Employers Win: The NLRB Gives Up Fight for Controversial Workplace Posters

13 January 2014 Labor & Employment Law Perspectives Blog

On January 6, 2014, the National Labor Relations Board (“NLRB”) announced that it would not petition the U.S. Supreme Court to review two appeals court decisions striking down its rule requiring private sector businesses to hang posters advising employees of their rights under the National Labor Relations Act (“NLRA”). The decision not to challenge either appeals court rulings essentially means that the so-called “poster rule” will not go into effect.

As you may recall, in approximately May 2011, the NLRB promulgated a controversial Notice Posting Rule, which would have required most private sector employers to post a notice of employee rights in the workplace. Frequent readers of Foley’s Legal News: Employment Law Updates will also recall that in May 2013, the United States District Court for the District of Columbia Circuit struck down the poster rule. In June 2014, the Fourth Circuit also ruled against the NLRB, sustaining the second challenge to the poster rule in a case brought by the U.S. Chamber of Commerce and South Carolina Chamber of Commerce.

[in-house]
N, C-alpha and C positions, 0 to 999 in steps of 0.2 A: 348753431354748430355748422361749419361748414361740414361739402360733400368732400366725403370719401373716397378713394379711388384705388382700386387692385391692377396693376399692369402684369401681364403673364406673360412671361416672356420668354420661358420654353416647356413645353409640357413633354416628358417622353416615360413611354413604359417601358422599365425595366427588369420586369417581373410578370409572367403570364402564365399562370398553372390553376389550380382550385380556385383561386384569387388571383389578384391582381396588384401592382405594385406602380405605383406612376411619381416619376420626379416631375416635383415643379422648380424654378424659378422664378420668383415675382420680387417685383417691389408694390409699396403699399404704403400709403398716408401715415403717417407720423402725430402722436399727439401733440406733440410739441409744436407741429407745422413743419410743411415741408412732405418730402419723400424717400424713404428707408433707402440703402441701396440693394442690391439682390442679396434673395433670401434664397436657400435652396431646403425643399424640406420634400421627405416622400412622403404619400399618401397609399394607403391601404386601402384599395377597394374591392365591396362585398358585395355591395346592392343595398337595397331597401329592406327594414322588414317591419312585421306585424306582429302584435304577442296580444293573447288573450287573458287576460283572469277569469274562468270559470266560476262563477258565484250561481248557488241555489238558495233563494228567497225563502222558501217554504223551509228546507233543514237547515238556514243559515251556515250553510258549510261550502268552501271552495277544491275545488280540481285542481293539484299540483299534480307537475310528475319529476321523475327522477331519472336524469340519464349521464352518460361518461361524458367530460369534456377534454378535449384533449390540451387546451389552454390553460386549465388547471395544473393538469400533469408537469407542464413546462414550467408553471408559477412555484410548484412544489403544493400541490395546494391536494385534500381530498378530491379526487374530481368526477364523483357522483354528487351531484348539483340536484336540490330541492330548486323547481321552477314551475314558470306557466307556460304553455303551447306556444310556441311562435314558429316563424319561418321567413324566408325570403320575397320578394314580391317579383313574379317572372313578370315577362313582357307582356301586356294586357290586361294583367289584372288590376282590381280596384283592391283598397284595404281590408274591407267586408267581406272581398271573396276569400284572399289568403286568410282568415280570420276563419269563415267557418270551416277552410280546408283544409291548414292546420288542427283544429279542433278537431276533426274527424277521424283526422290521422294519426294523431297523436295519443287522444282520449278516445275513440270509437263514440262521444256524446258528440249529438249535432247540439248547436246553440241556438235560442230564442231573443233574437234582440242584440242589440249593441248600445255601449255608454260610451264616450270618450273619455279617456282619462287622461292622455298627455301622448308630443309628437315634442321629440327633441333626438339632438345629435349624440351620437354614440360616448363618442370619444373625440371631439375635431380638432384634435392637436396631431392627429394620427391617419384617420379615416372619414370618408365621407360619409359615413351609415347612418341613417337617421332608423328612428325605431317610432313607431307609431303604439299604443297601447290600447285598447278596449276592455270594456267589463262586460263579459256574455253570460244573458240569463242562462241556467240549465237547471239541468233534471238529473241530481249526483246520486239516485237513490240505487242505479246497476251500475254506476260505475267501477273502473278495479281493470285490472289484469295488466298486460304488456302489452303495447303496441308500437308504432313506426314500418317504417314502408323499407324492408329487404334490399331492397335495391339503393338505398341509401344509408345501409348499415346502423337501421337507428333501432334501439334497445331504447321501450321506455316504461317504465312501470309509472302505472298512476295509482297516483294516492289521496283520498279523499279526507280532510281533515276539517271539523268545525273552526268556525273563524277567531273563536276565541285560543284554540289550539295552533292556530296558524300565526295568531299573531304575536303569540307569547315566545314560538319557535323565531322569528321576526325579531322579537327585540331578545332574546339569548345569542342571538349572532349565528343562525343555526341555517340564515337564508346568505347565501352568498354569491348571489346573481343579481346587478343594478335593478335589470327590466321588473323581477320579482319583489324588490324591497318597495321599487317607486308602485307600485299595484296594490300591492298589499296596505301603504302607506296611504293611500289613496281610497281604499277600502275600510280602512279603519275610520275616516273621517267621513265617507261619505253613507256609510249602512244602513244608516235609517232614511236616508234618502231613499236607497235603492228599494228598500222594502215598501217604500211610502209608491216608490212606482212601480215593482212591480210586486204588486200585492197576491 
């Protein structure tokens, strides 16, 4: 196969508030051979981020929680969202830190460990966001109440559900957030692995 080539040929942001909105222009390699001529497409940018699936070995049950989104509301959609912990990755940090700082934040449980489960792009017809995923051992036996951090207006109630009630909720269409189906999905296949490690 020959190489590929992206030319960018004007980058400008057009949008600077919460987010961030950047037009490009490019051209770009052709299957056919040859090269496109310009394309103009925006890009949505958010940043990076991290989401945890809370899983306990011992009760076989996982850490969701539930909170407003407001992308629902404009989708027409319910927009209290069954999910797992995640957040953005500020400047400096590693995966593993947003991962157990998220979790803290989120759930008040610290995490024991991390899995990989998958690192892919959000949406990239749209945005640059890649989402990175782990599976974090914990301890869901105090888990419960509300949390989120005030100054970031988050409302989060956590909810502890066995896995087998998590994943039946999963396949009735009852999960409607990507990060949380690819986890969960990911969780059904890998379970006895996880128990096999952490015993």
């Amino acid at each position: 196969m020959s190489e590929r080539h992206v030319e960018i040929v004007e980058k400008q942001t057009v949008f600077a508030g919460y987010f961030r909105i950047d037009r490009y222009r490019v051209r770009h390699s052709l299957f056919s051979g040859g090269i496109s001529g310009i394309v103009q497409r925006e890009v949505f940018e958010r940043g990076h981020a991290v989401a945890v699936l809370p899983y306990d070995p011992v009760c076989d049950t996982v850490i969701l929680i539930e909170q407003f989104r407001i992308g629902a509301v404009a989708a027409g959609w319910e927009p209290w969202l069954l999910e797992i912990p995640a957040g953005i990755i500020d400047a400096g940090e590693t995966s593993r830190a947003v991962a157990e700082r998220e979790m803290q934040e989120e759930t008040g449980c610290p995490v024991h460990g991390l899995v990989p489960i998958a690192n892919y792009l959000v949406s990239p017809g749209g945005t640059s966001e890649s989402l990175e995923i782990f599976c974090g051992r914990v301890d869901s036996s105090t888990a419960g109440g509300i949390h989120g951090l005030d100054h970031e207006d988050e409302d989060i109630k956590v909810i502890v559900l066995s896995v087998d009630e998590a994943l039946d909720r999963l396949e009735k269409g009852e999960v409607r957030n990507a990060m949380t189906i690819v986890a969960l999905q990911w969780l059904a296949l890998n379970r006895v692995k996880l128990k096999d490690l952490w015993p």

In its announcement, the NLRB affirmed its commitment to its outreach program to educate employees of their rights under the NLRA. The NLRB also noted that the poster is available on its website for anyone to access voluntarily.

Please note that this alert does not pertain to the related rule issued by the Department of Labor that federal contractors and subcontractors provide notice to employees of their rights under the NLRA as a term of receiving a federal contract. This rule is presently being challenged in a pending lawsuit in the U.S. District Court for the District of Columbia.

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